Try to explain today, just try to explain air-conditioning-...
they're going to call you a utopianist!
"Wait, I can sit in one building all day and call that my home?
And go to a store that has all kinds of stuff, and it's shipped all over?
What the hell's the Internet? And what's that? Phone? Satellites? What?!"
OK, the list could go on for a really long time.
Transitioning, how do we get there from here? I love the transition question.
"Transition: I want an itemized 1 through 27 list
of exactly what we're going to do!"
You can't even do that looking through history
at transitions that happened, that we know happened,
because they frickin' happened, you know? Agricultural to industrial, whatever.
It's a piecewise meal of several functions and variables;
I can probably do calculus on the damn stuff.
The point is that it's a very emergent, flowing,
nebulous move from one thing to the other.
But in short, it's an erosion process.
It's basically reducing the dependency on the current system
and helping to improve, or move to a different way of thinking and doing things.
There's a lot of ways that people can go about doing this:
from joining a group or a network,
starting at their own corporately social responsible company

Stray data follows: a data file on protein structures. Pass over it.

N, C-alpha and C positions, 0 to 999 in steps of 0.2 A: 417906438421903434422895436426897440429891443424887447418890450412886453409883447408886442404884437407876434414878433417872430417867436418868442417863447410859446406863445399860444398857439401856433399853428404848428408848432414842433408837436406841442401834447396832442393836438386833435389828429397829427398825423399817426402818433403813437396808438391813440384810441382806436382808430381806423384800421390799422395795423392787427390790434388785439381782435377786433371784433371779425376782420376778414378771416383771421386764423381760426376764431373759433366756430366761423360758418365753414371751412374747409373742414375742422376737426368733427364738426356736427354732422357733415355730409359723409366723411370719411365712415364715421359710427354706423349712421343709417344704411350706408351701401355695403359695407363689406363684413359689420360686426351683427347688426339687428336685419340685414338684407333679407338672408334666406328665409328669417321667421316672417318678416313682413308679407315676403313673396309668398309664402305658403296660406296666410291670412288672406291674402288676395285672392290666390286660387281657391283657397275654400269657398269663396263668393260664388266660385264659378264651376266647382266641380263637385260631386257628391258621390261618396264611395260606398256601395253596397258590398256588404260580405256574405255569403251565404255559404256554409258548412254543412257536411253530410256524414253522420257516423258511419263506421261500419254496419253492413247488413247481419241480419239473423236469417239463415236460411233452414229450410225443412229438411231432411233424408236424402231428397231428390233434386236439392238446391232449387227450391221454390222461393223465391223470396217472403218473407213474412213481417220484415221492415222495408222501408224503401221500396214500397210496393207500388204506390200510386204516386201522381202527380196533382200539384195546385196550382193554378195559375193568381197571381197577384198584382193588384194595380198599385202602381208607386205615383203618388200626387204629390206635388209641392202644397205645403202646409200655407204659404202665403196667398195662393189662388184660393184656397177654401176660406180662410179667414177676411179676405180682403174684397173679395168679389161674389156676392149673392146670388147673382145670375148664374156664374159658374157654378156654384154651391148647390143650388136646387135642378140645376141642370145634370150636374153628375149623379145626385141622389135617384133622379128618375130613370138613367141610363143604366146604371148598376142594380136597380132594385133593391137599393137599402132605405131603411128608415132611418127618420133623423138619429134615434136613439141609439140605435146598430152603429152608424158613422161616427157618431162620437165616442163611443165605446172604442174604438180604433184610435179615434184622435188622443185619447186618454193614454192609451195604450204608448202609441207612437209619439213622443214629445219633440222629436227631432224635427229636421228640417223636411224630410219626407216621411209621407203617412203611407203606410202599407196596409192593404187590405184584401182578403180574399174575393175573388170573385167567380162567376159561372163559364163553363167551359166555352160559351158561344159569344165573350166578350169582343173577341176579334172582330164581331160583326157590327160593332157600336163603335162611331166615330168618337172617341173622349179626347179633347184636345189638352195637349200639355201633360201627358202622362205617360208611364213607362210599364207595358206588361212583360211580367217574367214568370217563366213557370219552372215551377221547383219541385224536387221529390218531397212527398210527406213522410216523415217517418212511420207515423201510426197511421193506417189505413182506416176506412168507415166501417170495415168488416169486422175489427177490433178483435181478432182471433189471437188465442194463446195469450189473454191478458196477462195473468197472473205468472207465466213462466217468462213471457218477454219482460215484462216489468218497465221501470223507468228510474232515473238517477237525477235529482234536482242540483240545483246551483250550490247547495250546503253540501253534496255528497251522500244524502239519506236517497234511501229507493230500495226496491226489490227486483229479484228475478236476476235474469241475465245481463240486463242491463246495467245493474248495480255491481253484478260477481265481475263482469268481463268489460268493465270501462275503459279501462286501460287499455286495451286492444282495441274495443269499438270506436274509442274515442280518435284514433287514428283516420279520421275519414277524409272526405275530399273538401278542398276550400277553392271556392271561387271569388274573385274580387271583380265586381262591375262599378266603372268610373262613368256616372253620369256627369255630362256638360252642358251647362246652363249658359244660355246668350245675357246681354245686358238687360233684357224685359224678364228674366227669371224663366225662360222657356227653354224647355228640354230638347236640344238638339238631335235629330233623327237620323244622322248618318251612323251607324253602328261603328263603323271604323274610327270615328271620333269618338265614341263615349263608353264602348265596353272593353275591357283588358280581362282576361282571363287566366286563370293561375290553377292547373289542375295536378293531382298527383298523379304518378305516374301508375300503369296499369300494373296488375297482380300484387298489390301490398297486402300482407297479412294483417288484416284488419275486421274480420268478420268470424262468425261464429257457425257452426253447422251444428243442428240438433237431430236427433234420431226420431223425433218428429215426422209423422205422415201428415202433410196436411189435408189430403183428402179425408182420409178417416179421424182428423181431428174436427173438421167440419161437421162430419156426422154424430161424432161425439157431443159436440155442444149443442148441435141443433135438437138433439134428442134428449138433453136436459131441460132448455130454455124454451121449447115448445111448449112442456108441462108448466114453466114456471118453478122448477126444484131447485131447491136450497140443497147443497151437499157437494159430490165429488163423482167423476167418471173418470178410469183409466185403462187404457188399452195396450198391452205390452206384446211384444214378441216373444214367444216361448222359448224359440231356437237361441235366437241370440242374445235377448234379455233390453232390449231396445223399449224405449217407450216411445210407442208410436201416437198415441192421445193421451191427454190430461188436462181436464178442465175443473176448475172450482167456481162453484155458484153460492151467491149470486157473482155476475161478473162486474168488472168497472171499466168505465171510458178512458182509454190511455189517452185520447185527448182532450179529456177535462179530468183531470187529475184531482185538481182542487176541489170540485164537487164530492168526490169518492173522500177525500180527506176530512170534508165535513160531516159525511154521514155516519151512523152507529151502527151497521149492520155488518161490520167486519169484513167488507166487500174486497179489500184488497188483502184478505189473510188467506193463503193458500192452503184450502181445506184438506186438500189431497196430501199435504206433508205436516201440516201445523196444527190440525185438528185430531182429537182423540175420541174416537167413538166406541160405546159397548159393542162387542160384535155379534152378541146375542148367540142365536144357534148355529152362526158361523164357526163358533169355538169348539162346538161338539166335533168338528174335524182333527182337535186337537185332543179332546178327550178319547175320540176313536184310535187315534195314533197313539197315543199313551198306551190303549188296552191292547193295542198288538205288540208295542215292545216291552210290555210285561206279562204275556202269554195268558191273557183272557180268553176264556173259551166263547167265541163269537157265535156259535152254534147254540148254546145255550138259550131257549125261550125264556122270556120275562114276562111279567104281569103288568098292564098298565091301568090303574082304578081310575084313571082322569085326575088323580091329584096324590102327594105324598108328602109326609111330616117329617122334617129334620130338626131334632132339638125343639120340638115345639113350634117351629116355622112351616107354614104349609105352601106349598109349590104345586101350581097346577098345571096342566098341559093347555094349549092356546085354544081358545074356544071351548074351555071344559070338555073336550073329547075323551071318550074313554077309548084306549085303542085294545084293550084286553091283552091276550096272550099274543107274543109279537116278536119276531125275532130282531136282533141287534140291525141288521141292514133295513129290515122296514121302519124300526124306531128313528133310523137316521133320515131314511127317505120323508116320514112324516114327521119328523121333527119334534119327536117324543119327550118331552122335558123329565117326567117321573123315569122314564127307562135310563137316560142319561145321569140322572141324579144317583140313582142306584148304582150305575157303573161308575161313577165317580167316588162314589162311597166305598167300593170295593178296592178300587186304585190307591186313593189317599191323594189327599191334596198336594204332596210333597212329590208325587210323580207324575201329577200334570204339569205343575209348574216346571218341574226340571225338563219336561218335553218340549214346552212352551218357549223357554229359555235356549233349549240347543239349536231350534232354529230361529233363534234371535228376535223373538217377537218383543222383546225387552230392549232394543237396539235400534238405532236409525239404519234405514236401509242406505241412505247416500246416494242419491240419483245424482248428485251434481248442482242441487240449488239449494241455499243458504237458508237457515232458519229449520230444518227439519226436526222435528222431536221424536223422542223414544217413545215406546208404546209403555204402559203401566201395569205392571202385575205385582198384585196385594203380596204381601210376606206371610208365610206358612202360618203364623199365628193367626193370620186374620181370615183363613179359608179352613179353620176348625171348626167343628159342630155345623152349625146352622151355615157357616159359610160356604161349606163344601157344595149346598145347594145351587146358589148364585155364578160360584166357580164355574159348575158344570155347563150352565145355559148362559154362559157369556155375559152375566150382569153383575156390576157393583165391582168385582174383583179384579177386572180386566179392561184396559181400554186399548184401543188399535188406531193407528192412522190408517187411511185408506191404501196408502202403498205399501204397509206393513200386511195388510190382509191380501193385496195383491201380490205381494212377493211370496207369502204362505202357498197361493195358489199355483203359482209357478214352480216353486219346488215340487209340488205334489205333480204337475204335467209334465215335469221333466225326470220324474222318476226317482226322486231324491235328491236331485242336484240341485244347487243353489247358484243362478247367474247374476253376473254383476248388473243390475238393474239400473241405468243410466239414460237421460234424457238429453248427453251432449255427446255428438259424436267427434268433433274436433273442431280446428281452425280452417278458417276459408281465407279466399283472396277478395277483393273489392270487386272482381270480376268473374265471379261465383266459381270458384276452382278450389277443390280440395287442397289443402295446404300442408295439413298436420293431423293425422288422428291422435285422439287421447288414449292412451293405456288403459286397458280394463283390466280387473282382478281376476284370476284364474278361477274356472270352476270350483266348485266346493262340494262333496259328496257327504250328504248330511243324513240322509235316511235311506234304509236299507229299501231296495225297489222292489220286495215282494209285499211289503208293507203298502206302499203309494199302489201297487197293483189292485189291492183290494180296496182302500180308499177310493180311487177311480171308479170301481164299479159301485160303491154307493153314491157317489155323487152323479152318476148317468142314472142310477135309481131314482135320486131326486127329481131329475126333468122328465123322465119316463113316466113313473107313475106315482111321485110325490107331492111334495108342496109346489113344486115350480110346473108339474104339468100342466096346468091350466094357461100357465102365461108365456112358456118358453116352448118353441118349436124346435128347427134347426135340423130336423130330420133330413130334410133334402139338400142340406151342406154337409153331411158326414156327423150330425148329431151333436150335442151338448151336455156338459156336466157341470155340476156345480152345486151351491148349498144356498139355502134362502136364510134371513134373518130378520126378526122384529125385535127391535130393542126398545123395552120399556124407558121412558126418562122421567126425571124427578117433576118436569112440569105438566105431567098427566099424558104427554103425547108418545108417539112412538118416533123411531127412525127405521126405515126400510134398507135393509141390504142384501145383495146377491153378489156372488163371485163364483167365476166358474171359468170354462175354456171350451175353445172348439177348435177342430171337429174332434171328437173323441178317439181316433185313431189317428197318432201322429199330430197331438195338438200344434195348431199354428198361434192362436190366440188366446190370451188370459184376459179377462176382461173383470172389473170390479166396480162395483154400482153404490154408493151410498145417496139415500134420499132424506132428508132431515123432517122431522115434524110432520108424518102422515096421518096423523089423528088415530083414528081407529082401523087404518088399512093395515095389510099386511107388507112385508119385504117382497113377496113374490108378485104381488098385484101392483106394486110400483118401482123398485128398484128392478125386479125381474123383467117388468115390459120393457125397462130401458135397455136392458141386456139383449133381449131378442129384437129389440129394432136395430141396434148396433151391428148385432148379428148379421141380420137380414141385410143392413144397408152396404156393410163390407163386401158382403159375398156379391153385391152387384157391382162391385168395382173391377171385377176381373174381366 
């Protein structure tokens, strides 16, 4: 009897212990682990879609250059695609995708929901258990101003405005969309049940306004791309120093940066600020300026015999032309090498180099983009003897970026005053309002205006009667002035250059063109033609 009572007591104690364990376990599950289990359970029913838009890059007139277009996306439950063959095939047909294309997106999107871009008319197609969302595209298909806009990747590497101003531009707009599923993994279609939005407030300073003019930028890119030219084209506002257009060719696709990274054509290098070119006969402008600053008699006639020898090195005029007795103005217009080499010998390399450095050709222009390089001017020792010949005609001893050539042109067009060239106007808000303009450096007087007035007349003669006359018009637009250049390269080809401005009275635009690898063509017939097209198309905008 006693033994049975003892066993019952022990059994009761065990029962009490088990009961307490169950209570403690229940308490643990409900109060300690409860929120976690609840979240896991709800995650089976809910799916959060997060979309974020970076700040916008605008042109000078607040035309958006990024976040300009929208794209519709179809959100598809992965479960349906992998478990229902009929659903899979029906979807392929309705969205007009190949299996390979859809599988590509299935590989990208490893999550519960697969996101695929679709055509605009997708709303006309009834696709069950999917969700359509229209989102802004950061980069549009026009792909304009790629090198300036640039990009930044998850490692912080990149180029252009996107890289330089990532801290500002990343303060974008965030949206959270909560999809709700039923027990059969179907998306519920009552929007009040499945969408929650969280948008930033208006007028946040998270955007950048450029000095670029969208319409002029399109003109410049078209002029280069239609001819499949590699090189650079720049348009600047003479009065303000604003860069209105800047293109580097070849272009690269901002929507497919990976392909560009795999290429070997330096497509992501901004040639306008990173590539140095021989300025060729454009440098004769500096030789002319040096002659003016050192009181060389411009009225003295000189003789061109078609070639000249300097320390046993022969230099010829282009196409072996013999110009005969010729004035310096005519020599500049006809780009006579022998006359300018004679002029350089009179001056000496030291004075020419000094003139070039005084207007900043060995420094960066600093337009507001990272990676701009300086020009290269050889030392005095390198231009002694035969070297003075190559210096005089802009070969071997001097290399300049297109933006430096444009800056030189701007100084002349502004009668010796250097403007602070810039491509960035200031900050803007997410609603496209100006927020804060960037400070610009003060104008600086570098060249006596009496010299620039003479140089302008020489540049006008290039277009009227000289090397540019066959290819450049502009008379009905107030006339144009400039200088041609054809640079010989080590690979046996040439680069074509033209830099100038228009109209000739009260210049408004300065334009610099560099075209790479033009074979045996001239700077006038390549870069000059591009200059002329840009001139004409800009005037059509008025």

that's kind of a hybrid between...
It's like this monetary company, but it's got an RBE brain behind it,
so the point is to kind of drive yourself out of business in the long run.
You kind of play the game now, and then you eventually say
"Good, I don't have to worry about doing that anymore," something like that.
Start or work for a non-profit, that can kind of do the same thing.
But also work with what you're passionate about.
Don't email me saying "I'm gonna be an engineer
because I think that's the best thing to do."
[No.] Are you going to be an engineer because that's what you want to do
or because that's the best thing you think that needs to be done?
If you happen to be a musician or an artist or whatever, do that.
Don't just become something because you think
that's what needs to be done in that respect.
I don't think you're going to do yourself or anybody else any major favors
by just jumping into something because you think it's appropriate.
And so, a quote to end on. It's always good to have a good quote to end on.
Good old Bucky [R. Buckminster Fuller]:
"You never change things by fighting the existing reality.
To change something, build a new model
that makes the existing model obsolete."
The Zeitgeist Movement
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Zeitgeist Day 2013: Douglas Mallette | "From Mars to Earth" [Part 4 of 11]

60 Folder Collection
王惟惟 published on August 9, 2017